Is a Unified Theory of the Good Possible?
- Date: –16:00
- Location: SCAS, Thunbergssalen Linneanum, Thunbergsvägen 2, Uppsala
- Lecturer: Graham Oddie, Fellow, SCAS and Professor of Philosophy, University of Colorado, Boulder
- Organiser: Swedish Collegium for Advanced Study (SCAS)
- Contact person: Sandra Maria Rekanovic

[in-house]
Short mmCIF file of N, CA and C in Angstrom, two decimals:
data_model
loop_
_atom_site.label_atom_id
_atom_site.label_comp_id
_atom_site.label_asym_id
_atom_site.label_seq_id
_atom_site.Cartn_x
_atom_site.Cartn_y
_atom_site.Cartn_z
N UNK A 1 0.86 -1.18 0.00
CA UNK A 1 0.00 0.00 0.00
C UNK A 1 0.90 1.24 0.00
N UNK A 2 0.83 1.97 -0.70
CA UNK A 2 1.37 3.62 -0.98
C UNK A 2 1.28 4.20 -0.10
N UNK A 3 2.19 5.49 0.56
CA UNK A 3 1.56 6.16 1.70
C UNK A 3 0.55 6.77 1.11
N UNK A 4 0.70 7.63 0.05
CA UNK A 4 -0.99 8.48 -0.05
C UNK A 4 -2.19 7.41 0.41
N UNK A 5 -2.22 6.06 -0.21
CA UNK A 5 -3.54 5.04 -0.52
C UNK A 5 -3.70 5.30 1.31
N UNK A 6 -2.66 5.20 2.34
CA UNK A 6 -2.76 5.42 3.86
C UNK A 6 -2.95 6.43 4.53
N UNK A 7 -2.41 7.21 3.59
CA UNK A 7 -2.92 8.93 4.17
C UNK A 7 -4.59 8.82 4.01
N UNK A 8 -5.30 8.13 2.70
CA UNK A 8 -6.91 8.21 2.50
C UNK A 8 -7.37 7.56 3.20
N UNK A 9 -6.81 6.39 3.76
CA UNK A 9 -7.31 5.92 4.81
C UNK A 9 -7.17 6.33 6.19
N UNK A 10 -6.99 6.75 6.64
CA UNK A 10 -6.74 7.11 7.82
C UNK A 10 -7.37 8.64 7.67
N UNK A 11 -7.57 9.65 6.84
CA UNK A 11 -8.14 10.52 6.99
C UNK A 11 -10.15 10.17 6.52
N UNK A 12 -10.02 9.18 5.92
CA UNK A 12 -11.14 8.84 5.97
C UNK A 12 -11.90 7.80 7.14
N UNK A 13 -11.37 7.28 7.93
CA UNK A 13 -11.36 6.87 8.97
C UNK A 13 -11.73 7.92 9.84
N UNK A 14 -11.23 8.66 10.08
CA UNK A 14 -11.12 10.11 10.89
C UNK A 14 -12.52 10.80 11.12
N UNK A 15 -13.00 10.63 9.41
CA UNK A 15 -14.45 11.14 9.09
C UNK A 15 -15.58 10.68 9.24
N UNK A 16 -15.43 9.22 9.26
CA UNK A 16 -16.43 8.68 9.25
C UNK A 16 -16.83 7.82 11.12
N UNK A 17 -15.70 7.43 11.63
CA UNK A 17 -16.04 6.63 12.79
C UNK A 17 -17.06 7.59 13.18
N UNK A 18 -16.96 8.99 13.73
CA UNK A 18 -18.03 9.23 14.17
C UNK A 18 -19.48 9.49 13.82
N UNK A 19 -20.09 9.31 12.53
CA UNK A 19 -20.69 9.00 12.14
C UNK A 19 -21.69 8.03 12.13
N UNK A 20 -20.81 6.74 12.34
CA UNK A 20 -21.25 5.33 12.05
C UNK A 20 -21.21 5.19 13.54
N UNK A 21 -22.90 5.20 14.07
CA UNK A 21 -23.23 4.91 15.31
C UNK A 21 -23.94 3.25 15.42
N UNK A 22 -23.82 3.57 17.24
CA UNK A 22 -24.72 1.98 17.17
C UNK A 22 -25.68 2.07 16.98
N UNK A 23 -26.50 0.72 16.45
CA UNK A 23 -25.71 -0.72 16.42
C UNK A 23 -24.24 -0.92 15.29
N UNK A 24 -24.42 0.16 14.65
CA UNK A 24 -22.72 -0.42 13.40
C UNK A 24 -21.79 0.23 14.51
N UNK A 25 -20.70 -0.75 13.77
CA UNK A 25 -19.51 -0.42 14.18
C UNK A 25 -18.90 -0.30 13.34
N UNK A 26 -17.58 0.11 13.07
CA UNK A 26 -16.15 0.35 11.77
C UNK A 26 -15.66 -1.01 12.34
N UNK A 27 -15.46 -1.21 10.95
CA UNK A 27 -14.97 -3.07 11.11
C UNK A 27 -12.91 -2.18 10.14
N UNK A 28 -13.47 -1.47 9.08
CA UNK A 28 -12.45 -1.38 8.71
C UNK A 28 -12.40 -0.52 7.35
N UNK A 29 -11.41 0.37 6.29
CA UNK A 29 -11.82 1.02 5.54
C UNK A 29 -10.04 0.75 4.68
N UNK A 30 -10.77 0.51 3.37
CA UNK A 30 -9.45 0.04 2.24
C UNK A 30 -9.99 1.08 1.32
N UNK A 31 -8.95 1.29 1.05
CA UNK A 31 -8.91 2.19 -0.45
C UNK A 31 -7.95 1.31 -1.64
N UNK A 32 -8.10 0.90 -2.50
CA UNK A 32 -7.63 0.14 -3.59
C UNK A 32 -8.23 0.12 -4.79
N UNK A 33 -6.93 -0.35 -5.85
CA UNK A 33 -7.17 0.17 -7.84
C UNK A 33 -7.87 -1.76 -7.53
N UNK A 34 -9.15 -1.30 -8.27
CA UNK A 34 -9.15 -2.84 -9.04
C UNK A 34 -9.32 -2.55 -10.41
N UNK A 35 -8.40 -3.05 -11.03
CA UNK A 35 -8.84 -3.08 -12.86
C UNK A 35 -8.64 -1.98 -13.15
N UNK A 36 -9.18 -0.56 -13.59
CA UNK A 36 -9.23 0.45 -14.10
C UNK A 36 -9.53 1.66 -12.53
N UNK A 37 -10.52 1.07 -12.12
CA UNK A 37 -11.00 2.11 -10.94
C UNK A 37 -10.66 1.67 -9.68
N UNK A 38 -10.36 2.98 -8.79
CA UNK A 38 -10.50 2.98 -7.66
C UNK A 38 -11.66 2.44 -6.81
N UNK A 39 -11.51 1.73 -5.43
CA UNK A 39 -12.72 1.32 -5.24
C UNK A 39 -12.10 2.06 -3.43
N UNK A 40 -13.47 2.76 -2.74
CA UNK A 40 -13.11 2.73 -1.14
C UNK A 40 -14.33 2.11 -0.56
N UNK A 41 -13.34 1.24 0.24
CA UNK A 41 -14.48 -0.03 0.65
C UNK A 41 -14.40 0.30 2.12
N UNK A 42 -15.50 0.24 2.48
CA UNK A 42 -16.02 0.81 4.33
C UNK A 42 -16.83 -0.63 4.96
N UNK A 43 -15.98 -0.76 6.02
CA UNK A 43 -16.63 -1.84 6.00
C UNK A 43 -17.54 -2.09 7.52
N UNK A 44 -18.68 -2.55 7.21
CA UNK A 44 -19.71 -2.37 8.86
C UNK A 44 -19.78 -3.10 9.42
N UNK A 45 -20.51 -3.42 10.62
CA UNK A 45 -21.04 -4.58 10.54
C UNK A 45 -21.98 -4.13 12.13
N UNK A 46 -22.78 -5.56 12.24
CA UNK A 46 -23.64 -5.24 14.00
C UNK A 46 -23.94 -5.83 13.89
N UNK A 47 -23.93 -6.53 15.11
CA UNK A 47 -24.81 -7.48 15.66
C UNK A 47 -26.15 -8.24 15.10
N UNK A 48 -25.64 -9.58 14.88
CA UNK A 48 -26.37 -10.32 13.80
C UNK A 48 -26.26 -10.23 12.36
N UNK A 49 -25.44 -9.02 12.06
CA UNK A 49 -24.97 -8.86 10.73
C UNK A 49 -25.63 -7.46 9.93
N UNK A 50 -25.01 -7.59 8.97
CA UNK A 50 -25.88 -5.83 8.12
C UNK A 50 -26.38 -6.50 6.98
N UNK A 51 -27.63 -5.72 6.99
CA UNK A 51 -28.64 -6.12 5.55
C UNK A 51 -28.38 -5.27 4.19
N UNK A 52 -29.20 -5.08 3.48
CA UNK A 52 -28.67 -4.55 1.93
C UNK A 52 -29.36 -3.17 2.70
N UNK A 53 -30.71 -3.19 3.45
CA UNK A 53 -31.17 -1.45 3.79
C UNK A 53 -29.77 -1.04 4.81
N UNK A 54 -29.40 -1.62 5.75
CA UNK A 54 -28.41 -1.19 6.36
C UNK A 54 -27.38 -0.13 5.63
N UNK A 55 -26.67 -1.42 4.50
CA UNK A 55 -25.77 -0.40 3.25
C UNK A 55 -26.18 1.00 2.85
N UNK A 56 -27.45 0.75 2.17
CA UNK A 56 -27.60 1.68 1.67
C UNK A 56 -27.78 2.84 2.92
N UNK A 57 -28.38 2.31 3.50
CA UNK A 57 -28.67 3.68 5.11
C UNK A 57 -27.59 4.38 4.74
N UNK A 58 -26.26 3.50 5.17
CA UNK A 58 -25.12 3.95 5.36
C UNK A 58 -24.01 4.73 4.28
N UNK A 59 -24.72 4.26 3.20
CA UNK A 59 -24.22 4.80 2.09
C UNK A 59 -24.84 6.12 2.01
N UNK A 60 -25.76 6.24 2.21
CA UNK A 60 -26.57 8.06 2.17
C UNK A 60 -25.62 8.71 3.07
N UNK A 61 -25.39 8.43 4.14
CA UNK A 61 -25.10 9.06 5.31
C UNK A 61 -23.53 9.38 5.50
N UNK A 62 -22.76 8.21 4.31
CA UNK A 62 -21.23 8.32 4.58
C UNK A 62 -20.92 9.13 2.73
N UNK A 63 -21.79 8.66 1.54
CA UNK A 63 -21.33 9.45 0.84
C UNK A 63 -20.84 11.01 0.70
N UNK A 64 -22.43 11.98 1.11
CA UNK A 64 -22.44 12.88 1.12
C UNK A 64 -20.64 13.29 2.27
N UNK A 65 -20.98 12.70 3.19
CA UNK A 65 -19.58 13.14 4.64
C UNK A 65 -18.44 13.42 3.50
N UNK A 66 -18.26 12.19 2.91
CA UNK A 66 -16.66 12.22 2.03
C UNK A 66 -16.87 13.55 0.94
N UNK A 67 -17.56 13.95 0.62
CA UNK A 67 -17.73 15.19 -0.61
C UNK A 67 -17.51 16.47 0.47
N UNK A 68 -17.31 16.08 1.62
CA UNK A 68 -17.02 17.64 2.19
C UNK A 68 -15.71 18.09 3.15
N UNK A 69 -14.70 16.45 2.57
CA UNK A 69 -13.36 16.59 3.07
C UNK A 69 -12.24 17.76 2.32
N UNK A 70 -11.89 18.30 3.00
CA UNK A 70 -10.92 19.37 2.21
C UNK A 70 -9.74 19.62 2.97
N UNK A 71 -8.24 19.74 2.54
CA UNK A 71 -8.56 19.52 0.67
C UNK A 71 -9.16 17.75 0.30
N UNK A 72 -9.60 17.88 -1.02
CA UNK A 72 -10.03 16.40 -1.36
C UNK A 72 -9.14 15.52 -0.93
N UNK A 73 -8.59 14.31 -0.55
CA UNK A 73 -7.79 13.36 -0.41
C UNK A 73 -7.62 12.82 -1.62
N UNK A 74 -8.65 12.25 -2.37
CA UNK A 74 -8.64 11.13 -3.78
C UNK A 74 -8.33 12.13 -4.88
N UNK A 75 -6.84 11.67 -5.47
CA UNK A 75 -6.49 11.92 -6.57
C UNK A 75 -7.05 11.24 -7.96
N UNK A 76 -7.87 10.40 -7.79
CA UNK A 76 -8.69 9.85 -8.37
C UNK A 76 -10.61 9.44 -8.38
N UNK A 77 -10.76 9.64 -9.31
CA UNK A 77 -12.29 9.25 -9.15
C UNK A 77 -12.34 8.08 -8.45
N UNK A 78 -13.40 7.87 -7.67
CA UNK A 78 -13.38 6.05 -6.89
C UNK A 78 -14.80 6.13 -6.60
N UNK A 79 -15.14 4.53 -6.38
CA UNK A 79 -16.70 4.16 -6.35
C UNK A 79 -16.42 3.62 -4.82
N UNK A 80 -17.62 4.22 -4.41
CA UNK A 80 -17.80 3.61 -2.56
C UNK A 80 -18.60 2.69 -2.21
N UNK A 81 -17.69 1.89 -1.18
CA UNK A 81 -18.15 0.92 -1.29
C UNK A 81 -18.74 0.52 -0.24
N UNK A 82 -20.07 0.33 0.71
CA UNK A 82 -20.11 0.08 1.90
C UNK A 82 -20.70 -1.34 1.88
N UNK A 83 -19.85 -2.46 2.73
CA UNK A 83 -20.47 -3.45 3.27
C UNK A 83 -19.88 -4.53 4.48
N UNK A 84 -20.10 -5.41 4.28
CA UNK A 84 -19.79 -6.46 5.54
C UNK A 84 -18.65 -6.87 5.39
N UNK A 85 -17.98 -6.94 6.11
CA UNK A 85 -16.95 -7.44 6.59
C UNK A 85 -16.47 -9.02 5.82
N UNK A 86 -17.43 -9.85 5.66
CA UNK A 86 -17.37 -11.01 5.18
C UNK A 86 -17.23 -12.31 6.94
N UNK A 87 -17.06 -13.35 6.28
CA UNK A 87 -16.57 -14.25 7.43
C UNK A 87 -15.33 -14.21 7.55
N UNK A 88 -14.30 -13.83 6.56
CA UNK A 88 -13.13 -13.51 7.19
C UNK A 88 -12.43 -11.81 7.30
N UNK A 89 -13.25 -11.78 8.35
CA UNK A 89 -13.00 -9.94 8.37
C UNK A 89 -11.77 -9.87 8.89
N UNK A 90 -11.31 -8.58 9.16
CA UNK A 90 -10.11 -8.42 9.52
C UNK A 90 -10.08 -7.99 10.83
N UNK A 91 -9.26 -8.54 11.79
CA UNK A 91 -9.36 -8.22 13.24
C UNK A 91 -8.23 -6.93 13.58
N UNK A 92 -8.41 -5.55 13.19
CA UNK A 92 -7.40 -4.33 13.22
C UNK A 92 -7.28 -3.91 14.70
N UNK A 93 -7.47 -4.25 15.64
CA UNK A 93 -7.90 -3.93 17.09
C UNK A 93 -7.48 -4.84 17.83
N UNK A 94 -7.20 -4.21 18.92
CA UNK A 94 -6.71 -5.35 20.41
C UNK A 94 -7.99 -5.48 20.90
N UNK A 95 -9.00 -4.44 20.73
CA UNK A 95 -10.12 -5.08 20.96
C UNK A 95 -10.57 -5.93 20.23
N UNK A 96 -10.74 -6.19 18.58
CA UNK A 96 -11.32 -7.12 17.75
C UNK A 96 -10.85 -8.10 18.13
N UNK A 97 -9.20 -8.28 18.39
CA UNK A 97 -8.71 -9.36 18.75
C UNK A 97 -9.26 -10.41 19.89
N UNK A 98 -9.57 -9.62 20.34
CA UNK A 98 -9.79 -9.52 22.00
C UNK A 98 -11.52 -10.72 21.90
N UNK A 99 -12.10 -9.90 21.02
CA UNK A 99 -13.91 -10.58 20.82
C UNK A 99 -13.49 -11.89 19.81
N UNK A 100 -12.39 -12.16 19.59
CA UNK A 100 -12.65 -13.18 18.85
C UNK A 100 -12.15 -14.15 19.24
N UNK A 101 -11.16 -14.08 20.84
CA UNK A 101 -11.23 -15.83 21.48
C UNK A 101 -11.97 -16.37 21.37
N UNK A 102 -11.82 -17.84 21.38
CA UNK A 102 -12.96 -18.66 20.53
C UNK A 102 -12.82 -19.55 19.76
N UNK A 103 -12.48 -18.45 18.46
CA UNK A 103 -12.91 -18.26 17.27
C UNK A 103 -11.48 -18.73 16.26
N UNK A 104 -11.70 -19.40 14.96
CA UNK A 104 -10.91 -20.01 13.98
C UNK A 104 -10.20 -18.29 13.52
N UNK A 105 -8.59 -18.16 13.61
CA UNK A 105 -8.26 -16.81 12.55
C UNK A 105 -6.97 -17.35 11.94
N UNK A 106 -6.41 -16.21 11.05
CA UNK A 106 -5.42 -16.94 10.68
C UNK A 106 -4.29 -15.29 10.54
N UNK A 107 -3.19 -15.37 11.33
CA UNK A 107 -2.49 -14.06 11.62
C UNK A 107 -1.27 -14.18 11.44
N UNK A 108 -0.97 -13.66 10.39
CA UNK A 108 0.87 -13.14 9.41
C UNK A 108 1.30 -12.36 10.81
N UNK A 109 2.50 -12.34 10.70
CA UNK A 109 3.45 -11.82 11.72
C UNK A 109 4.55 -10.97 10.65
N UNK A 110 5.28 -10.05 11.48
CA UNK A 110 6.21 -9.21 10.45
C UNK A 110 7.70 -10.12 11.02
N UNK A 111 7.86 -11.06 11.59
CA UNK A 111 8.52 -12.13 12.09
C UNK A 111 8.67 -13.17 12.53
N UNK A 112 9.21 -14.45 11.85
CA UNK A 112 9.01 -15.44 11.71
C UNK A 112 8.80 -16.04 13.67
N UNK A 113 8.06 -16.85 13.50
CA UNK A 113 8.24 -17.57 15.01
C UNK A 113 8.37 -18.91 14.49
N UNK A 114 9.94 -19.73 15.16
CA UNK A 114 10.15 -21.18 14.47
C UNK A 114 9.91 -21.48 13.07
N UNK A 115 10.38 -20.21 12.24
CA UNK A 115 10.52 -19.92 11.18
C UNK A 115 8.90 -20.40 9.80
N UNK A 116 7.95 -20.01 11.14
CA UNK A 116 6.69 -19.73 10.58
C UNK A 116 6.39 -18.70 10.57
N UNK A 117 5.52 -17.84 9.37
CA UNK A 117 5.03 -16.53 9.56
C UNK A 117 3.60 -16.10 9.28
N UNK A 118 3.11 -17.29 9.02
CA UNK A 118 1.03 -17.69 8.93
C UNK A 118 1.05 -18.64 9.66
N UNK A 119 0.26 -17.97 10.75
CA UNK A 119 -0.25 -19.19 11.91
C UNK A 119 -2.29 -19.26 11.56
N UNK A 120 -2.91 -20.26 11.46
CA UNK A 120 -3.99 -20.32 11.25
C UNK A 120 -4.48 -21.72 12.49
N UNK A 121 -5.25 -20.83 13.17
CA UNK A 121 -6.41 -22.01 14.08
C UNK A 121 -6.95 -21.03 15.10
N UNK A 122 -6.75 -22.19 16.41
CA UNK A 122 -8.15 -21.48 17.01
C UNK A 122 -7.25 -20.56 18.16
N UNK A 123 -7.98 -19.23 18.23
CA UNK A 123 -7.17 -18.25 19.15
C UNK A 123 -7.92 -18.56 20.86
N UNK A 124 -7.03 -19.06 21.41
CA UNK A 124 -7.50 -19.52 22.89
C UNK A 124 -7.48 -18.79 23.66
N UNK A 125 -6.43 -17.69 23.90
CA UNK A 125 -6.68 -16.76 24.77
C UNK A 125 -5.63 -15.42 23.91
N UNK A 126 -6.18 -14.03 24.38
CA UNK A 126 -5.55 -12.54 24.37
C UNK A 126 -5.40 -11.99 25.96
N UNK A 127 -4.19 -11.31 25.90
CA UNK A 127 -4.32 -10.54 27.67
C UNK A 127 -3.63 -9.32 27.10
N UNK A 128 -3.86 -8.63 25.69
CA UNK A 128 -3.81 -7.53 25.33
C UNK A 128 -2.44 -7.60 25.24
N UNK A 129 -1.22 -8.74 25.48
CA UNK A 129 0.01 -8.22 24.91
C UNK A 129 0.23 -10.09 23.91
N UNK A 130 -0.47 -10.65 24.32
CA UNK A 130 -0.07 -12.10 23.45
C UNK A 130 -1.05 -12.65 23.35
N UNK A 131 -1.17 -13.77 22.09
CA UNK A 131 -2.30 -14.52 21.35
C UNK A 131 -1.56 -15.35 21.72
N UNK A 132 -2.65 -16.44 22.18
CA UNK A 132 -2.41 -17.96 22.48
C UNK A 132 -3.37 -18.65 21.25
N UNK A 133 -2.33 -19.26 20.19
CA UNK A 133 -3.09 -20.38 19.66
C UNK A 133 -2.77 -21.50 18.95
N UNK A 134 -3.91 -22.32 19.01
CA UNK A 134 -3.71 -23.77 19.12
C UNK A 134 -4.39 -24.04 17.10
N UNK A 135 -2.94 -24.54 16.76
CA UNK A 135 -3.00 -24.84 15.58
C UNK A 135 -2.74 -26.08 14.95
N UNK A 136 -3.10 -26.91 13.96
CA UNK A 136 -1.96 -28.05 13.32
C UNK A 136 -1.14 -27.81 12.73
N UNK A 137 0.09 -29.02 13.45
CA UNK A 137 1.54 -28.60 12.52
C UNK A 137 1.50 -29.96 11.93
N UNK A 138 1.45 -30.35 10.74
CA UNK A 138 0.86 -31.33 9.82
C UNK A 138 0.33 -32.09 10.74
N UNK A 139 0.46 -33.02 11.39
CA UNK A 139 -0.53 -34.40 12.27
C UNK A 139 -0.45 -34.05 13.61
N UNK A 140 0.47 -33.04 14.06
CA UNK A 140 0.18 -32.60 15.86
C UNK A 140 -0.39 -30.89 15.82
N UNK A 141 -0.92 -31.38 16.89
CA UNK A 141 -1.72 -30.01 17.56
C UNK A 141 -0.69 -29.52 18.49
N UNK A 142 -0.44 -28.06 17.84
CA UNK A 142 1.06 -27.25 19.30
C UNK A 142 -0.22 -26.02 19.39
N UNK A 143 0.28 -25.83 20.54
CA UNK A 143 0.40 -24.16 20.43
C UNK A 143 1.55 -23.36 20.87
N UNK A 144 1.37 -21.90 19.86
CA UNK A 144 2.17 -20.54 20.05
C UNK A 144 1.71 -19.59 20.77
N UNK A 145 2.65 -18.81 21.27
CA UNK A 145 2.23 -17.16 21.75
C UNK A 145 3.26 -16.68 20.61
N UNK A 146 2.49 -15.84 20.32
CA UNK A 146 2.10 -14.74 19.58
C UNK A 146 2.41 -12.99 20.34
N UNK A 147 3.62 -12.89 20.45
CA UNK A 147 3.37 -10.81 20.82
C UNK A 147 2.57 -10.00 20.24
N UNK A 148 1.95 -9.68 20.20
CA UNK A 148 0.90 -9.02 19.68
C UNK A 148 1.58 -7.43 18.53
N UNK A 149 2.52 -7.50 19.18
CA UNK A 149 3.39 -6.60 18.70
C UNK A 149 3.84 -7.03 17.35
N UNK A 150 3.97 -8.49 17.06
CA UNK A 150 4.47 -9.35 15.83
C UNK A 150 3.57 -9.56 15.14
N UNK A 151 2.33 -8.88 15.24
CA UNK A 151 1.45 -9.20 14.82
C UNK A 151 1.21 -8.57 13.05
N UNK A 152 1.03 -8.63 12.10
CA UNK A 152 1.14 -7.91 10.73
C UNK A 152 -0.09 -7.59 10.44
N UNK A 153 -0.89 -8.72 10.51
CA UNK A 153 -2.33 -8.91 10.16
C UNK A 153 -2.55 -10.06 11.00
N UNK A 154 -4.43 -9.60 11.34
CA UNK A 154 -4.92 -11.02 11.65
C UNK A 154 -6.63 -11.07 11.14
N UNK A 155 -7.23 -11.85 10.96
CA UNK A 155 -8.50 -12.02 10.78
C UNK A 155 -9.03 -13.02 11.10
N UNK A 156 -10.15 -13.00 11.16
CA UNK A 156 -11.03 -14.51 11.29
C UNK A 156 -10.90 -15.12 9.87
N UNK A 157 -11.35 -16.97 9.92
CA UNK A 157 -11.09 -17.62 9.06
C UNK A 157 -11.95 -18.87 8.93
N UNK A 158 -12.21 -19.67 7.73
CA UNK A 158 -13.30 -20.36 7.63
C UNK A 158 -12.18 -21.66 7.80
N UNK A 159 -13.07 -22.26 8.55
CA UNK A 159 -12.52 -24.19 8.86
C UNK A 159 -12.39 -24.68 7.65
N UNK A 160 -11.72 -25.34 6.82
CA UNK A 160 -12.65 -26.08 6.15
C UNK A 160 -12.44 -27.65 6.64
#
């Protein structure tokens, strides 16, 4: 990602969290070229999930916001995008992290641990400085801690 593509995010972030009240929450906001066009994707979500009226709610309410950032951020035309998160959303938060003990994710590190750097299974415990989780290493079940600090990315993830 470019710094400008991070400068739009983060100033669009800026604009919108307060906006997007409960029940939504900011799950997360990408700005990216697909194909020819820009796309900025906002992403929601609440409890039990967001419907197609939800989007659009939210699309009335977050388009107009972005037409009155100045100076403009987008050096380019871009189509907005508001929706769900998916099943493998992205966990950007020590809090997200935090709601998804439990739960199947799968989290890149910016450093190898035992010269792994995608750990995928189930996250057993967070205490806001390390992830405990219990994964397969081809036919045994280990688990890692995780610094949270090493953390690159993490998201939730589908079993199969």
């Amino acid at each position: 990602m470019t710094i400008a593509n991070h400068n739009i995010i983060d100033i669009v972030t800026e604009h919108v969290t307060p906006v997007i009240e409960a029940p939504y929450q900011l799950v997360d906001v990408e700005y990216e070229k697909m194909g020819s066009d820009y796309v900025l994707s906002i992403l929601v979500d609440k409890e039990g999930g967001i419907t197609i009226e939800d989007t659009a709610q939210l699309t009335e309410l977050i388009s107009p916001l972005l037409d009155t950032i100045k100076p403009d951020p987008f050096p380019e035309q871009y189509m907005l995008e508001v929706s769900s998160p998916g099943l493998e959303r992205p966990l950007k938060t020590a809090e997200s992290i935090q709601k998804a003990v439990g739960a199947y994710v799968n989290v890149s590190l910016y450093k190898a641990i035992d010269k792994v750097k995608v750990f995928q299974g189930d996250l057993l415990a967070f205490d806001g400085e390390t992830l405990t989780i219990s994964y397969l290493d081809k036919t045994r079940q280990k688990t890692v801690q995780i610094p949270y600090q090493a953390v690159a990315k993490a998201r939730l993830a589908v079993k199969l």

We make a multitude of value judgements, every day, on just about every conceivable matter. We attribute goodness and badness to persons, character traits, dispositions, actions, states of affairs, institutions, performances, paintings, poems, proofs and practices. In addition to the thin evaluative concepts—such as good, bad and better—we employ a vast stock of thick evaluative concepts. We evaluate people—as courageous, compassionate, callous and cruel; actions—as generous, vindictive, kind and foolhardy; performances—as brilliant, execrable, riveting, boring and delightful; character traits—as noble, demeaning, destructive, and virtuous; remarks—as tendentious, salacious, witty, craven, hurtful, sarcastic and helpful, and so on. Even purely abstract entities—like numbers, classes and functions—may be ascribed evaluative attributes: for example, the number 10 billion may be dangerously large for the number of people on earth; the class of Nobel prize winners this year may be extraordinarily accomplished; the function that takes times to GHG levels in the atmosphere might be growing alarmingly. Taken at face value, these examples suggest that just about any kind of entity is a value-bearer, and that our evaluative vocabulary invokes a cornucopia of value concepts. The diversity of the value phenomena is undeniable. The question I raise is whether there might be a plausible unified theory of such diverse value phenomena. I outline desiderata for a unified theory of value, sketch an outline of an approach to the problem that seems at least promising, and consider a couple of prominent arguments against the very possibility of any such theory.